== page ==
Our big, lit­tle gay pa­rade

Kapiti Observer - - FRONT PAGE - JOEL MAXWELL

There’s more to provin­cial life than Santa pa­rades and A&P shows.

Small-town New Zealand can now add an­other event to its list of an­nual sta­ples with Paeka¯ka¯riki - a vil­lage of 1600 peo­ple - set to host its own queer pride fes­ti­val.

The Rain­bow in the Vil­lage Paeka¯ka¯riki Pride Fes­ti­val on Labour Week­end will in­clude an at­tempt at the world record for short­est pride pa­rade - a 10-me­tre skip across the pedes­trian cross­ing on the town’s main drag.

Co-or­gan­iser Val Lit­tle said the Ka¯piti Coast vil­lage fit­ted the pride theme well, with an open minded and po­lit­i­cally aware com­mu­nity.

Paeka¯ka¯riki was not a big place, so any pa­rade would never be very long, and dur­ing plan­ning of the event it oc­curred to her there could be a record in the off­ing, she said.

With no ap­par­ent record in ex­is­tence for the short­est pride pa­rade in his­tory, an ap­pli­ca­tion was lodged with Guin­ness World Records to cre­ate a new record as part of the fes­ti­val. The at­tempt is still await­ing con­fir­ma­tion by Guin­ness.

Lit­tle said the pa­rade par­tic­i­pants would travel along The Pa­rade on the water­front to Beach Rd’s pedes­trian cross­ing near St Peter’s Hall, which would serve as the of­fi­cial pa­rade route.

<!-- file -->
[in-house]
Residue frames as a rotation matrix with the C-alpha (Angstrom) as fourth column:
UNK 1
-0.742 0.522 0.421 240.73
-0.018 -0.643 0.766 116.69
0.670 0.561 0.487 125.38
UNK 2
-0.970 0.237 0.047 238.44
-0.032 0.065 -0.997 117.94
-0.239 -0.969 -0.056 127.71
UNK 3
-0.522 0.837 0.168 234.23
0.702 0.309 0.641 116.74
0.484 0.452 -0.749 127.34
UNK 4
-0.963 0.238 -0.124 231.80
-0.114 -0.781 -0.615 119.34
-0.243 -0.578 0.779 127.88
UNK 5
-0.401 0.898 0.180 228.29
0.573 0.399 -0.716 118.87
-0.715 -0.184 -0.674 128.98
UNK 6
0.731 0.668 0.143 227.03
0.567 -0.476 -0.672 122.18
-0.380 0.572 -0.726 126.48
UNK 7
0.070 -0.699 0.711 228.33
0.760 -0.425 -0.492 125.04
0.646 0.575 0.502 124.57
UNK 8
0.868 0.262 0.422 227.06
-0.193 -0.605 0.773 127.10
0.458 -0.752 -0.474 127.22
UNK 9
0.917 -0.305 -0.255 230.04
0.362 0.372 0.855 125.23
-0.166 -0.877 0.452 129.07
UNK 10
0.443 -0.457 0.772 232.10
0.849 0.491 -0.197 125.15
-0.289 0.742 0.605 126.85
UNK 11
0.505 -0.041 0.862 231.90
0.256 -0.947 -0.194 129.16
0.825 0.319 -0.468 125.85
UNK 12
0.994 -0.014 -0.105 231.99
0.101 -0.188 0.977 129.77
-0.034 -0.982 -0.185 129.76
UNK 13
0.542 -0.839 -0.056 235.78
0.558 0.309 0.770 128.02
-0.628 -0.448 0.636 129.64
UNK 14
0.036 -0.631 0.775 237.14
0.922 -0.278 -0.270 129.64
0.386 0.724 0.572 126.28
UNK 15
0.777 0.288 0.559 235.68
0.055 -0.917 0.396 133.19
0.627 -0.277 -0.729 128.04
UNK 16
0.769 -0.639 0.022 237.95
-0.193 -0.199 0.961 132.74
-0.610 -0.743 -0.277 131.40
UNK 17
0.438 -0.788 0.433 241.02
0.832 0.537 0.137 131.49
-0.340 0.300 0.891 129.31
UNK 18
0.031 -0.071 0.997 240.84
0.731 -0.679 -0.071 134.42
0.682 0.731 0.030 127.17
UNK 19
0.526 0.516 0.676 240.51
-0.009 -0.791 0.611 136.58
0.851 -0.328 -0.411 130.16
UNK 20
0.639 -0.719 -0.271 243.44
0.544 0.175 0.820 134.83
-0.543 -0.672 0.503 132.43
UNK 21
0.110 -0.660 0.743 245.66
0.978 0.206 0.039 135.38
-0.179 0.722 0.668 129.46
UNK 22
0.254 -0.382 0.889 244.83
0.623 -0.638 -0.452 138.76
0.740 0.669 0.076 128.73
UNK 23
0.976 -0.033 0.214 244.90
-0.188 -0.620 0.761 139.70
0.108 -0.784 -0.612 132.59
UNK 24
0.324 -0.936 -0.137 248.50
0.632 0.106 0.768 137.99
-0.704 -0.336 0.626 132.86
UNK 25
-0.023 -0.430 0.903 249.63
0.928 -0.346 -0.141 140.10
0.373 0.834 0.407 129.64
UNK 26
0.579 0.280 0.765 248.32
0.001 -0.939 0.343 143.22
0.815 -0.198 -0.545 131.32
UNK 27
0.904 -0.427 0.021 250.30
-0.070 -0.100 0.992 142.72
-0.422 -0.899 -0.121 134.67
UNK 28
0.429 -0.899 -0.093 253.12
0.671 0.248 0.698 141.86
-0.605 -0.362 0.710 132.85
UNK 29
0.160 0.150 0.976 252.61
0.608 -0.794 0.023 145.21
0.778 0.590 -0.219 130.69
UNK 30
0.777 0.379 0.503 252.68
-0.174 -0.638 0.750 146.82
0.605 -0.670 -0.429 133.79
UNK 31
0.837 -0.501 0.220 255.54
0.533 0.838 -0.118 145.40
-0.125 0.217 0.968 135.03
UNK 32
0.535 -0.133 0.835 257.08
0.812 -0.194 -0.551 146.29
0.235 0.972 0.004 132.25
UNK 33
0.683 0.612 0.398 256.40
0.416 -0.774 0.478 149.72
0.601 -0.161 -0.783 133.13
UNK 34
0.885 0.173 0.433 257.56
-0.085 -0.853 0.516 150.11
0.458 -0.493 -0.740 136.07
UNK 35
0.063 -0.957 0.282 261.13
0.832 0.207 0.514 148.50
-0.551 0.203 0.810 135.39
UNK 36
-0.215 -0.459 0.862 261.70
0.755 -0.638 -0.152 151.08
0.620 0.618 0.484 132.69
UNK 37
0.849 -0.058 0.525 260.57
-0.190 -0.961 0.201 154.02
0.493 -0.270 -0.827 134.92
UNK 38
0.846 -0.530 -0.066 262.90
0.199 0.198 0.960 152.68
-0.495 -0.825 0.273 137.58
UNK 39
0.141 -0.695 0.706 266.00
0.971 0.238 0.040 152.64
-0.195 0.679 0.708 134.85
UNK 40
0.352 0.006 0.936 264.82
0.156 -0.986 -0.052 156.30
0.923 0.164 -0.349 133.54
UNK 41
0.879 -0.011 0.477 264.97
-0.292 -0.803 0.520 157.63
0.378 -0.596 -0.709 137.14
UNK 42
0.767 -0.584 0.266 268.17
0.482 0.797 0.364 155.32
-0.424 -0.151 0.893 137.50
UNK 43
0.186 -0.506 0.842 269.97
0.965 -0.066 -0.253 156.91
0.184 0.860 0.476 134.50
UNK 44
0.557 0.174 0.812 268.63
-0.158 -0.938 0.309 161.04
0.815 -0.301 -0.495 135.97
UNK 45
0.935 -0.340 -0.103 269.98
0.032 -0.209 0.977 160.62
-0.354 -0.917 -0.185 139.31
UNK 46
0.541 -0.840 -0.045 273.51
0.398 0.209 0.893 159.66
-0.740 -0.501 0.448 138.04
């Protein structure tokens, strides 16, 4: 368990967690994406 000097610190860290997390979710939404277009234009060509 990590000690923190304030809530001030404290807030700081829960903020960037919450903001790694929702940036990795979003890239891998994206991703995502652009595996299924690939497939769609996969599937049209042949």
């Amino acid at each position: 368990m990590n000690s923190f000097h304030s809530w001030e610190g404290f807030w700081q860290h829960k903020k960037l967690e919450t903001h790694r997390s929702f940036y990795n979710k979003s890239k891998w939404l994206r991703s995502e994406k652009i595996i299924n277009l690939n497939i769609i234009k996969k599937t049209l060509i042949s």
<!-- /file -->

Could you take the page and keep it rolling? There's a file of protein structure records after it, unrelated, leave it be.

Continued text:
‘‘We’d clock it from across the pedes­trian cross­ing into the hall.’’

The fes­ti­val idea started with a rain­bow dance in the vil­lage last year, she said.

‘‘We just thought, let’s do this ev­ery year. Let’s have our own pride event in Paeka¯ka¯riki.

‘‘So we’ve been plan­ning it since last year.’’

Pa­rade or­gan­iser Danielle Burns said par­tic­i­pants did not have to be queer. ’’It’s just about sup­port and a cel­e­bra­tion’’.

The event al­ready in­cluded floats, mu­sic and Paeka¯ka¯riki School, she said.

Co-or­gan­iser Pat McIn­tosh said there was ‘‘a lot of les­bianonly dances, or guys-only dances’’ at the rain­bow dance last year, but one of the best as­pects was that it was open to ev­ery­body. The en­tire fes­ti­val this year will be the same, she said.

Paeka¯ka¯riki Pride will also cel­e­brate the life of Welling­to­nian Vir­ginia Burns, who or­gan­ised events for the LGBT com­mu­nity for more than a decade, and died from breast can­cer in June, aged 39.

‘‘Her vi­sion was to have a in­clu­sive, uni­fied queer com­mu­nity ... she was on the door for us last year,’’ Lit­tle said.

As for those who op­posed the likes of the pride fes­ti­val, Lit­tle had a sim­ple mes­sage: ‘‘Get with the pro­gramme. Hu­man rights are for ev­ery­body.’’

De­tails of the Rain­bow in the Vil­lage Paeka¯ka¯riki Pride Fes­ti­val can be found on Face­book.

Money raised will go to Outerspaces, a group help­ing queer and trans youth.


Pride in Paeka¯ka¯riki or­gan­is­ers Pat McIn­tosh, Val Lit­tle, and Danielle Burns, with Bucko the ‘‘gay­hound’’ out­side the town’s St Peter’s Hall, which will be the end (and vir­tual be­gin­ning) of the Pride Pa­rade.

Welling­ton’s Pride Pa­rade - the big city equiv­a­lent of Paeka¯ka¯riki.

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